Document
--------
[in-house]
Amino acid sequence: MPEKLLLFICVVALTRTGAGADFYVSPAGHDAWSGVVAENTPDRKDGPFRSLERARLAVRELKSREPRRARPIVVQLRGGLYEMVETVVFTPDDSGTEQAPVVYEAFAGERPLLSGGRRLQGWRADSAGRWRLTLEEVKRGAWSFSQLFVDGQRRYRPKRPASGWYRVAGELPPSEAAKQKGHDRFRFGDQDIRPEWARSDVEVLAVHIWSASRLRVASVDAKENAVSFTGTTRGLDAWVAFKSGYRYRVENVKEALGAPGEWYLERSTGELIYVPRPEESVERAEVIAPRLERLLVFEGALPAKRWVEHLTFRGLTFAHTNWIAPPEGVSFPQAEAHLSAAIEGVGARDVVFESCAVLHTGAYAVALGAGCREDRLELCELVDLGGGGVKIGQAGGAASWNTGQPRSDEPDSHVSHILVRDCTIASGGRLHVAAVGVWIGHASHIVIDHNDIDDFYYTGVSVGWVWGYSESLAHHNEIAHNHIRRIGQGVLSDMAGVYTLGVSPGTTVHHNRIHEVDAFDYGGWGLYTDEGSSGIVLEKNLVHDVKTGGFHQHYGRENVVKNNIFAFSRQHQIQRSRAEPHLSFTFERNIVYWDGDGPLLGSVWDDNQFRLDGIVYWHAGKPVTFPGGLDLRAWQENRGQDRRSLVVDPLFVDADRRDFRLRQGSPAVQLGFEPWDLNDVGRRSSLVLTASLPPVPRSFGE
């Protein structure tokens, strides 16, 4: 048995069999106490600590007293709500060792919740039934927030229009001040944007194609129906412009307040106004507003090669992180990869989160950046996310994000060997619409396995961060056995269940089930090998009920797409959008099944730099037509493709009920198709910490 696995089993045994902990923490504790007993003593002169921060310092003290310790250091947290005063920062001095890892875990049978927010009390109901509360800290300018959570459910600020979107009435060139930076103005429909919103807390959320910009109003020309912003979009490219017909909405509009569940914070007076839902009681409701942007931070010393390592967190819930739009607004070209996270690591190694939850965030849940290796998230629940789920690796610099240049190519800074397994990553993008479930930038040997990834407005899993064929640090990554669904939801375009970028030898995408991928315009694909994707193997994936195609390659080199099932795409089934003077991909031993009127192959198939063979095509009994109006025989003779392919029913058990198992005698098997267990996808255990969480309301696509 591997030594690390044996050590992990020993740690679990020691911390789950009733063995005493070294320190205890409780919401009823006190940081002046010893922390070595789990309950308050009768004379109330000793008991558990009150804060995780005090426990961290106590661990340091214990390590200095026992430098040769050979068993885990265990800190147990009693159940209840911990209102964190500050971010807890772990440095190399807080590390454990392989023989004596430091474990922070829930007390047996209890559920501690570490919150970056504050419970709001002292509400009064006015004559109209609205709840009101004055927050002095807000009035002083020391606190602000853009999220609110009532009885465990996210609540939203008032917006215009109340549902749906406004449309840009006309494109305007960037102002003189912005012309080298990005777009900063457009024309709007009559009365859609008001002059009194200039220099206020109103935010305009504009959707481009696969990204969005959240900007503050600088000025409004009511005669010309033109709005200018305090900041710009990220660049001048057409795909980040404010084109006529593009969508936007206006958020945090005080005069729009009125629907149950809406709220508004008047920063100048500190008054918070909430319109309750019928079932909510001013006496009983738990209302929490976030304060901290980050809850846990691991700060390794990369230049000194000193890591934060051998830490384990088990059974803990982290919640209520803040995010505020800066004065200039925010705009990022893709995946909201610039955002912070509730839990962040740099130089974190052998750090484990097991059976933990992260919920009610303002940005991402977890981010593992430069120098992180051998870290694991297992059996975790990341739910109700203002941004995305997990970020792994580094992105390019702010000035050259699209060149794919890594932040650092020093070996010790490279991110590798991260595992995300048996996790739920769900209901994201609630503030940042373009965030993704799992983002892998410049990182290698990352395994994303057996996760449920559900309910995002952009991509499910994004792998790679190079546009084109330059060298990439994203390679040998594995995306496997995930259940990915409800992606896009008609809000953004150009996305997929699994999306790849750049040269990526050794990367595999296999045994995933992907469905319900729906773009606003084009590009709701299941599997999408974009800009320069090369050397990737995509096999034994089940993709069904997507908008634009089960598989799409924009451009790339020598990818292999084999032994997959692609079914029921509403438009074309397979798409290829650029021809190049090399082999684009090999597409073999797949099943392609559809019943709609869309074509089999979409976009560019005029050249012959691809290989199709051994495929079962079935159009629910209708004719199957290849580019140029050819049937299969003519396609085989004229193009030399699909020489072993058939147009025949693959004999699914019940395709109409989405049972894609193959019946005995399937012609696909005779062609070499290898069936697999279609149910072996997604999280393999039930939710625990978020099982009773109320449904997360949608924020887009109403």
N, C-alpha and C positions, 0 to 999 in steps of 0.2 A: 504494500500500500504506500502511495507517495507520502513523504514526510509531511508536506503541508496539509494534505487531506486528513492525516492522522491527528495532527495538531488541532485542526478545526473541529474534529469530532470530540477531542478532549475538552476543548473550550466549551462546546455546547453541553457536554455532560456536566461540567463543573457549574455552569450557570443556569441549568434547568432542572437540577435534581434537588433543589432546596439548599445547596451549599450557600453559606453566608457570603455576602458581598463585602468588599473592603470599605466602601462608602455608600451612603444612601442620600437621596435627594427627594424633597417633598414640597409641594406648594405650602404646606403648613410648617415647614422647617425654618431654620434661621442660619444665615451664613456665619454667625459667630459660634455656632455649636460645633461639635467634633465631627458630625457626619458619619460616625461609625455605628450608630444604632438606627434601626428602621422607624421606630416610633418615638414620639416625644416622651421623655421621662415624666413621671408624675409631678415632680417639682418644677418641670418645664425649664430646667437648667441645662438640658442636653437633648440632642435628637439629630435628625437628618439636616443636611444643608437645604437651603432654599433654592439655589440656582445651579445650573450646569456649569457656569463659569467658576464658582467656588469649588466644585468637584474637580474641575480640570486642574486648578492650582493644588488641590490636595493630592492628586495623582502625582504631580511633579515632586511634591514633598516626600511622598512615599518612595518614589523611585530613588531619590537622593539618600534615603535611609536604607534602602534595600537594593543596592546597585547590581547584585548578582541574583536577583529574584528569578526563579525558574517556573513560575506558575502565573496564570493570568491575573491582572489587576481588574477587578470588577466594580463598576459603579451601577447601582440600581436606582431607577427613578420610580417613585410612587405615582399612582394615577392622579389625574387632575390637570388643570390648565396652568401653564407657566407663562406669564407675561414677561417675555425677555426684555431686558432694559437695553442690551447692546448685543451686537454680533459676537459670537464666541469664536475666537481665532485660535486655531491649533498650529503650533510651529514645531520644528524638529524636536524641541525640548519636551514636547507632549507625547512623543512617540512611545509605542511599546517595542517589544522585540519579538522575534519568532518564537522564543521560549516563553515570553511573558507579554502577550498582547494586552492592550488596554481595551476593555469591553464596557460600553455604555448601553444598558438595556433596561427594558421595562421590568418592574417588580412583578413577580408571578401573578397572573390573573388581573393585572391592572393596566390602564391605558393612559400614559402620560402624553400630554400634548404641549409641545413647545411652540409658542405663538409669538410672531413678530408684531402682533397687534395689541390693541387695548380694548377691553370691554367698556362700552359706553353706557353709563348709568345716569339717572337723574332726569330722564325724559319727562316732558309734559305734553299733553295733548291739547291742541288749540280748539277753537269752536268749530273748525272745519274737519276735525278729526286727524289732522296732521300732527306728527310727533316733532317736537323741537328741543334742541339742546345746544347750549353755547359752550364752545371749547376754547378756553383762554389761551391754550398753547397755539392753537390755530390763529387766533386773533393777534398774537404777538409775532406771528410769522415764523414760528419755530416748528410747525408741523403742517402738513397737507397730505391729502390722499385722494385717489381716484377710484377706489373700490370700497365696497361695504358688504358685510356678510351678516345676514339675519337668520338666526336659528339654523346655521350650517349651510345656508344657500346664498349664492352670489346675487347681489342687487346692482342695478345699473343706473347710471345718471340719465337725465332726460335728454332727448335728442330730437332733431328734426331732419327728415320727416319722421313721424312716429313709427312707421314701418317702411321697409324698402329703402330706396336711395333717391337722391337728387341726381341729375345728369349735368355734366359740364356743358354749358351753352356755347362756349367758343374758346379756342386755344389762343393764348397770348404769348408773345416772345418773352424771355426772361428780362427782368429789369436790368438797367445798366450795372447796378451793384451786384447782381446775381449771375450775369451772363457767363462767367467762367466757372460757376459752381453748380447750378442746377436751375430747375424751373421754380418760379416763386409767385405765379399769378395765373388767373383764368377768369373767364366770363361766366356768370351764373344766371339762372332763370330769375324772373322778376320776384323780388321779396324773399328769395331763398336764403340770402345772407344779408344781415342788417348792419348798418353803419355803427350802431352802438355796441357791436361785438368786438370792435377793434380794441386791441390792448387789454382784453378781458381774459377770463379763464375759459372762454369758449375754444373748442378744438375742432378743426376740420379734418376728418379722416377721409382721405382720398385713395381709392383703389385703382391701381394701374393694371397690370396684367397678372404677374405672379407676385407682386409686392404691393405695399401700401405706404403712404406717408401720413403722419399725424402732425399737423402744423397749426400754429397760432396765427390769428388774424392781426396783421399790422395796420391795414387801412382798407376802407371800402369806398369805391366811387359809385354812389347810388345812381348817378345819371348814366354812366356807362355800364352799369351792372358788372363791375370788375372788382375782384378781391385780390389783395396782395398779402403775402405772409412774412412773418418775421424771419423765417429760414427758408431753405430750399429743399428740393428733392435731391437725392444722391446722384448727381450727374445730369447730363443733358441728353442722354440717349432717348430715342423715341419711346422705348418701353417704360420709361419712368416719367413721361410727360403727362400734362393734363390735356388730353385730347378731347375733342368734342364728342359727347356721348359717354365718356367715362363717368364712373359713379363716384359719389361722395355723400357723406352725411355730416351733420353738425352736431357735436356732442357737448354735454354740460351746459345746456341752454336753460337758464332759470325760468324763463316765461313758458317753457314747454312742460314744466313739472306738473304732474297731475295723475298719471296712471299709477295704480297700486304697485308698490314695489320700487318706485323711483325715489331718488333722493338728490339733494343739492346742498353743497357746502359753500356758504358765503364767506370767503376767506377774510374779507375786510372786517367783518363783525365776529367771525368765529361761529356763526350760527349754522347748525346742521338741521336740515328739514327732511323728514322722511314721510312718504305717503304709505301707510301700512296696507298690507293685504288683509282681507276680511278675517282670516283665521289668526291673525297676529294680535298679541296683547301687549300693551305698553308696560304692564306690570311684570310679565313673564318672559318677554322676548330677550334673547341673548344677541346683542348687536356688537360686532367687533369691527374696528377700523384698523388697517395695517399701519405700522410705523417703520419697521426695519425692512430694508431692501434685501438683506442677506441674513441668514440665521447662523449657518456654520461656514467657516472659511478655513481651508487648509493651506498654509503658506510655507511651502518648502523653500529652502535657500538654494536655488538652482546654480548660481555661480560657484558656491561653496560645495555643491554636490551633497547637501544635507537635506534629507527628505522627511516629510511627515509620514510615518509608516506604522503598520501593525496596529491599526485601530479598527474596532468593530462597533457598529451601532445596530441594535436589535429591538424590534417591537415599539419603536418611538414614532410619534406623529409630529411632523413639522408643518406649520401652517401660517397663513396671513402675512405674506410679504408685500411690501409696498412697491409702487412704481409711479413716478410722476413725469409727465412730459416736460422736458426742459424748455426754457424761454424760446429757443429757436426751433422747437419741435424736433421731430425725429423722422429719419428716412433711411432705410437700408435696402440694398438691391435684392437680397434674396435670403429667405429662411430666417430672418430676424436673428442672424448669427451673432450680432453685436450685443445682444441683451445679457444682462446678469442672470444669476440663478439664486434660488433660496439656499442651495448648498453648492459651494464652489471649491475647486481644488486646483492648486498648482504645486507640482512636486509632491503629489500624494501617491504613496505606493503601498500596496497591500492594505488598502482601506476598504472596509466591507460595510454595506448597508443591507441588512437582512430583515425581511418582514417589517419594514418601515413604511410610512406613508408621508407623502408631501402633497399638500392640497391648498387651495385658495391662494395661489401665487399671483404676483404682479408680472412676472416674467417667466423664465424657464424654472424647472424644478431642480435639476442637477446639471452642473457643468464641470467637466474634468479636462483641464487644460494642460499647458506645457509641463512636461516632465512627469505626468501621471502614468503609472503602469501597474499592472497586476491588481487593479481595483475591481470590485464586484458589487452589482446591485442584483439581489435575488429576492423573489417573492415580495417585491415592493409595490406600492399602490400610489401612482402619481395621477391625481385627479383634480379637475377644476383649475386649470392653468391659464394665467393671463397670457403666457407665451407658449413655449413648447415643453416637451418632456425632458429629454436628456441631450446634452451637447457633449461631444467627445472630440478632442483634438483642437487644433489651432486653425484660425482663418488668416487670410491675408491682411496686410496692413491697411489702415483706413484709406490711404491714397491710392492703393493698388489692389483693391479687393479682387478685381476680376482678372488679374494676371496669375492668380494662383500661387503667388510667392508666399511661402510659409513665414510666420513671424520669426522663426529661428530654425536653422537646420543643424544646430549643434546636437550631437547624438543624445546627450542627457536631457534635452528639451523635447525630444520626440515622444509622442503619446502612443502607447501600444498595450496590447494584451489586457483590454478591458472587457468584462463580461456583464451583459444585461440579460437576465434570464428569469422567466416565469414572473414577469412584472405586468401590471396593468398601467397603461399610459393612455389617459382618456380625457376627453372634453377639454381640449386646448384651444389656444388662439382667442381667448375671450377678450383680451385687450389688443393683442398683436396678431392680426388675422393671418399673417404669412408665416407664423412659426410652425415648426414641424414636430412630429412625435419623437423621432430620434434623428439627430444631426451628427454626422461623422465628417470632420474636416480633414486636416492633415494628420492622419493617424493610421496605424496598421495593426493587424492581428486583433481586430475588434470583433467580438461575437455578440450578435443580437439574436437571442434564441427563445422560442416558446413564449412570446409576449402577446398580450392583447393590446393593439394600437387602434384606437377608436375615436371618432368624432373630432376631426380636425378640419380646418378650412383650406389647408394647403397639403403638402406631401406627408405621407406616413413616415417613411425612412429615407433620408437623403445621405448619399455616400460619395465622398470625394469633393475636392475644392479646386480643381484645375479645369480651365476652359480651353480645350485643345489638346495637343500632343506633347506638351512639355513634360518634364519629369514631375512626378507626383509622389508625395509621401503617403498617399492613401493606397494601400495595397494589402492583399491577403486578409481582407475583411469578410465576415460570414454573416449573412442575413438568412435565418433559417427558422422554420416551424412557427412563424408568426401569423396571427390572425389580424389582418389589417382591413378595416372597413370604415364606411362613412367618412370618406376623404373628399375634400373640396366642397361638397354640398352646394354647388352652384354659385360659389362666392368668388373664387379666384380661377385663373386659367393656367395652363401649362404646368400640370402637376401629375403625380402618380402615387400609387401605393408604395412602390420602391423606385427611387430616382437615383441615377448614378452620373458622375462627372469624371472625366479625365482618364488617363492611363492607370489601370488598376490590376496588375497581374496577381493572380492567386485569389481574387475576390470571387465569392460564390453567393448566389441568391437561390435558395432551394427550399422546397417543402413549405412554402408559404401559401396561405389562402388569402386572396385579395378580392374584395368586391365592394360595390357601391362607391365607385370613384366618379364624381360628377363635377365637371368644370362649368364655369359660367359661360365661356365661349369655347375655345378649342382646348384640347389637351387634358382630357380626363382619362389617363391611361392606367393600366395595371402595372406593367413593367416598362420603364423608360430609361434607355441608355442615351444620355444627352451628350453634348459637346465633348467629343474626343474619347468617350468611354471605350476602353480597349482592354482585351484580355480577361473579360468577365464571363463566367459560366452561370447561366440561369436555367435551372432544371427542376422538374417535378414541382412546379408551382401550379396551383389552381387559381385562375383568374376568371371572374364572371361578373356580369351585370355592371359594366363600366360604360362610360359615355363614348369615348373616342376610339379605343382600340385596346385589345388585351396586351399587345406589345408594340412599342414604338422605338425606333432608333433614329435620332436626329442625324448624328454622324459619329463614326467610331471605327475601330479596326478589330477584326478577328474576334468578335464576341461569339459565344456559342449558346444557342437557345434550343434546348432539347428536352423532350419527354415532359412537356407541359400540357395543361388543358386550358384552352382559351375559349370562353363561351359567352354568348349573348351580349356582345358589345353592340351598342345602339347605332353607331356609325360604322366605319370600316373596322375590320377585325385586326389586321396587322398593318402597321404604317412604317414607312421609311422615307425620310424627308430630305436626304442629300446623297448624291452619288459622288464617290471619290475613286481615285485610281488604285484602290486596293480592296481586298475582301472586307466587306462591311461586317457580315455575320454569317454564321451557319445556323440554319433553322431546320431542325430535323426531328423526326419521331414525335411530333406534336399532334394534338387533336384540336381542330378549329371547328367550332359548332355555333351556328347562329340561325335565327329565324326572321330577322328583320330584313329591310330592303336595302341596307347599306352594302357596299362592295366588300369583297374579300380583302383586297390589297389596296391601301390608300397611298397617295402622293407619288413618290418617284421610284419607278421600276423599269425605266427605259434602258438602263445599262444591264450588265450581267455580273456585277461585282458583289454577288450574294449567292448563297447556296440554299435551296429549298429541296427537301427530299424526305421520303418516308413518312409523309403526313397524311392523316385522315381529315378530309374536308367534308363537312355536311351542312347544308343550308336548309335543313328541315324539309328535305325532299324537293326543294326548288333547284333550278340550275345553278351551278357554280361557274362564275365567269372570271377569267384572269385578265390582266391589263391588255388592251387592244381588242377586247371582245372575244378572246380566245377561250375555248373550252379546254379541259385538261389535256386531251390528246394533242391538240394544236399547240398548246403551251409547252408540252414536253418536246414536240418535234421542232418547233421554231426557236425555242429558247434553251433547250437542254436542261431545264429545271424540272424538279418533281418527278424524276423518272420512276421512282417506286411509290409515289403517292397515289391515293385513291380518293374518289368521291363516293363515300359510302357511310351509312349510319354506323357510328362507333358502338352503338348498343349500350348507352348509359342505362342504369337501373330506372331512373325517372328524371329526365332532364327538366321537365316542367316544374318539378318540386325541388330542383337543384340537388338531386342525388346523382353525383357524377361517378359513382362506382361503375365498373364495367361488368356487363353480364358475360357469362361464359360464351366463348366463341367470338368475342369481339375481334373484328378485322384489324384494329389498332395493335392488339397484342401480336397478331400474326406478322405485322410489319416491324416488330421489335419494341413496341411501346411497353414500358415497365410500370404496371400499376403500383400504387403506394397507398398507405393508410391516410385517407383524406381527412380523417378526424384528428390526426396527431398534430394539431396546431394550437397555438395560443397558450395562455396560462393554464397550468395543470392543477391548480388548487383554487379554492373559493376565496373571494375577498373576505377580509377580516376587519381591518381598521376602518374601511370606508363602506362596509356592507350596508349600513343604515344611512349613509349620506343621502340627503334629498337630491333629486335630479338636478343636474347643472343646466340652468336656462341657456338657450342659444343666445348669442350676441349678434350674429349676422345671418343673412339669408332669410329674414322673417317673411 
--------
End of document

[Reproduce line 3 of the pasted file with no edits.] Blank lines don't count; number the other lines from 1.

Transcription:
């Protein structure tokens, strides 16, 4: 048995069999106490600590007293709500060792919740039934927030229009001040944007194609129906412009307040106004507003090669992180990869989160950046996310994000060997619409396995961060056995269940089930090998009920797409959008099944730099037509493709009920198709910490 696995089993045994902990923490504790007993003593002169921060310092003290310790250091947290005063920062001095890892875990049978927010009390109901509360800290300018959570459910600020979107009435060139930076103005429909919103807390959320910009109003020309912003979009490219017909909405509009569940914070007076839902009681409701942007931070010393390592967190819930739009607004070209996270690591190694939850965030849940290796998230629940789920690796610099240049190519800074397994990553993008479930930038040997990834407005899993064929640090990554669904939801375009970028030898995408991928315009694909994707193997994936195609390659080199099932795409089934003077991909031993009127192959198939063979095509009994109006025989003779392919029913058990198992005698098997267990996808255990969480309301696509 591997030594690390044996050590992990020993740690679990020691911390789950009733063995005493070294320190205890409780919401009823006190940081002046010893922390070595789990309950308050009768004379109330000793008991558990009150804060995780005090426990961290106590661990340091214990390590200095026992430098040769050979068993885990265990800190147990009693159940209840911990209102964190500050971010807890772990440095190399807080590390454990392989023989004596430091474990922070829930007390047996209890559920501690570490919150970056504050419970709001002292509400009064006015004559109209609205709840009101004055927050002095807000009035002083020391606190602000853009999220609110009532009885465990996210609540939203008032917006215009109340549902749906406004449309840009006309494109305007960037102002003189912005012309080298990005777009900063457009024309709007009559009365859609008001002059009194200039220099206020109103935010305009504009959707481009696969990204969005959240900007503050600088000025409004009511005669010309033109709005200018305090900041710009990220660049001048057409795909980040404010084109006529593009969508936007206006958020945090005080005069729009009125629907149950809406709220508004008047920063100048500190008054918070909430319109309750019928079932909510001013006496009983738990209302929490976030304060901290980050809850846990691991700060390794990369230049000194000193890591934060051998830490384990088990059974803990982290919640209520803040995010505020800066004065200039925010705009990022893709995946909201610039955002912070509730839990962040740099130089974190052998750090484990097991059976933990992260919920009610303002940005991402977890981010593992430069120098992180051998870290694991297992059996975790990341739910109700203002941004995305997990970020792994580094992105390019702010000035050259699209060149794919890594932040650092020093070996010790490279991110590798991260595992995300048996996790739920769900209901994201609630503030940042373009965030993704799992983002892998410049990182290698990352395994994303057996996760449920559900309910995002952009991509499910994004792998790679190079546009084109330059060298990439994203390679040998594995995306496997995930259940990915409800992606896009008609809000953004150009996305997929699994999306790849750049040269990526050794990367595999296999045994995933992907469905319900729906773009606003084009590009709701299941599997999408974009800009320069090369050397990737995509096999034994089940993709069904997507908008634009089960598989799409924009451009790339020598990818292999084999032994997959692609079914029921509403438009074309397979798409290829650029021809190049090399082999684009090999597409073999797949099943392609559809019943709609869309074509089999979409976009560019005029050249012959691809290989199709051994495929079962079935159009629910209708004719199957290849580019140029050819049937299969003519396609085989004229193009030399699909020489072993058939147009025949693959004999699914019940395709109409989405049972894609193959019946005995399937012609696909005779062609070499290898069936697999279609149910072996997604999280393999039930939710625990978020099982009773109320449904997360949608924020887009109403």